A big part of this conversation is culture. If people believe that a behaviour is tolerated, an individual protected or victim or witness marginalised, it will continue to exist. It is no coincidence that these officers are in some way ‘known’ in the organisation. In BTP we re-routed on this journey after the murder of Sarah Everard. And as I prepare for my eleventh Accelerated Misconduct Hearing, I can feel the shift in how seriously we take professional standards, but it’s something we have to work at every day. From creating an internal environment where people can speak up confidentially, to swift and credible action and transparency throughout our decisions. It’s how we earn the trust of our people and in return they share concerns that would otherwise never have been spoken, or heard.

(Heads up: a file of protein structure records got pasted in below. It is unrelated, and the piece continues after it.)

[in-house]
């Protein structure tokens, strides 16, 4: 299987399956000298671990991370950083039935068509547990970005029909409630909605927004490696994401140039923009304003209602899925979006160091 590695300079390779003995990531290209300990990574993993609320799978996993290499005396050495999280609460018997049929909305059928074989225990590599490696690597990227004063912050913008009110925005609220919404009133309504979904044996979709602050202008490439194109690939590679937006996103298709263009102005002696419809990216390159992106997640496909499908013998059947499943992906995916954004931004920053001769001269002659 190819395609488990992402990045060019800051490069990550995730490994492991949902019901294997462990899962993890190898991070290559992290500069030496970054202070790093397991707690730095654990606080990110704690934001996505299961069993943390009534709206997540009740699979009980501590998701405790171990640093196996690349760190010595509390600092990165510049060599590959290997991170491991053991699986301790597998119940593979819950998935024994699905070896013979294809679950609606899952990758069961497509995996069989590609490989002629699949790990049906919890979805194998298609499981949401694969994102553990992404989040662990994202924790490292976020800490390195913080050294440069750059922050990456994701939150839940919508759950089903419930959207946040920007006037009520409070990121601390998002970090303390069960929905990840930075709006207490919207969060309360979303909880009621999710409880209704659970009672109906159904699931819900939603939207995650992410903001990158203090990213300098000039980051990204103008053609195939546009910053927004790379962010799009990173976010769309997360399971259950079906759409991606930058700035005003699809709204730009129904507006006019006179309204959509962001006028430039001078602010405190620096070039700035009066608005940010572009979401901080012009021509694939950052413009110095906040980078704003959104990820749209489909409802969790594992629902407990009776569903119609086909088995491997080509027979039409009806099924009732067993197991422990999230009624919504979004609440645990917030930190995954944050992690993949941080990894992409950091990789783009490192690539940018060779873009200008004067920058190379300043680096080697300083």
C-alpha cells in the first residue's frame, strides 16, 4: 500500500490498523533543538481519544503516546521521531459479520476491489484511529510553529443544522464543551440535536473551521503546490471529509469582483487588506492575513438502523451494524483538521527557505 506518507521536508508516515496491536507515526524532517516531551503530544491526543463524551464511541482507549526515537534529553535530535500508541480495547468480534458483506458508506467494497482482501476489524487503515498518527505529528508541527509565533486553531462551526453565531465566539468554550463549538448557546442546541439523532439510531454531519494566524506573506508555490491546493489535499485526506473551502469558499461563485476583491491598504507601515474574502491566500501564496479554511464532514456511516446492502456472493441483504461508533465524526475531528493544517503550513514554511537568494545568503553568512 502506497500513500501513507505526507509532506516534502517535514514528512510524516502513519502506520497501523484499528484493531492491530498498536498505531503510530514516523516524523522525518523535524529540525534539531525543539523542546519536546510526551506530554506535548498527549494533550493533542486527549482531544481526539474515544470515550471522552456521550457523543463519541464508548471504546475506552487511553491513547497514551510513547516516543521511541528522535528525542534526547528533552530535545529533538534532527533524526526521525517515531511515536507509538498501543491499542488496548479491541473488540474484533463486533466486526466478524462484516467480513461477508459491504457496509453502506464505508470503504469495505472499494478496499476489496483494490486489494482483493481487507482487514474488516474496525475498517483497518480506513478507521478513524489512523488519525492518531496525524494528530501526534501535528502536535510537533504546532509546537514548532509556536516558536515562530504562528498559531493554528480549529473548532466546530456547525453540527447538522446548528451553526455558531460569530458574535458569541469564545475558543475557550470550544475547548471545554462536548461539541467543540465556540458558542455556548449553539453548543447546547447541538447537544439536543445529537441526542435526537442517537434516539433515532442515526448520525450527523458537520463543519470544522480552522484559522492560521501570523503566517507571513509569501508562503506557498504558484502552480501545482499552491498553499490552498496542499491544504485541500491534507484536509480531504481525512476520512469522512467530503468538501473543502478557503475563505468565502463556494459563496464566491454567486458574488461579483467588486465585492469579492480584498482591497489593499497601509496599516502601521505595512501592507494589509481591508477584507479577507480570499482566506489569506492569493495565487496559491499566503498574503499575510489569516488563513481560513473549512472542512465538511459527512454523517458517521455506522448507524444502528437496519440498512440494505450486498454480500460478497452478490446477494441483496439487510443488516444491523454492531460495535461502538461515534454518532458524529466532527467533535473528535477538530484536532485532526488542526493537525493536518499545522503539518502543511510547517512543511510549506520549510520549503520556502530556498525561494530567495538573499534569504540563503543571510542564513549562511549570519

Since joining BTP, I’m encouraged that internal reporting of wrongdoing has increased by 63% yet I know that sadly there is still more to be heard. Many are historic cases that colleagues felt they couldn’t challenge at the time. But when an organisation commits to supporting victims, the tide turns and our relentless pursuit in building a modern and inclusive workplace which has no place for wrongdoing is proof of that. The courage shown by our colleagues helps us greatly, as more and more are supported through strong allyship.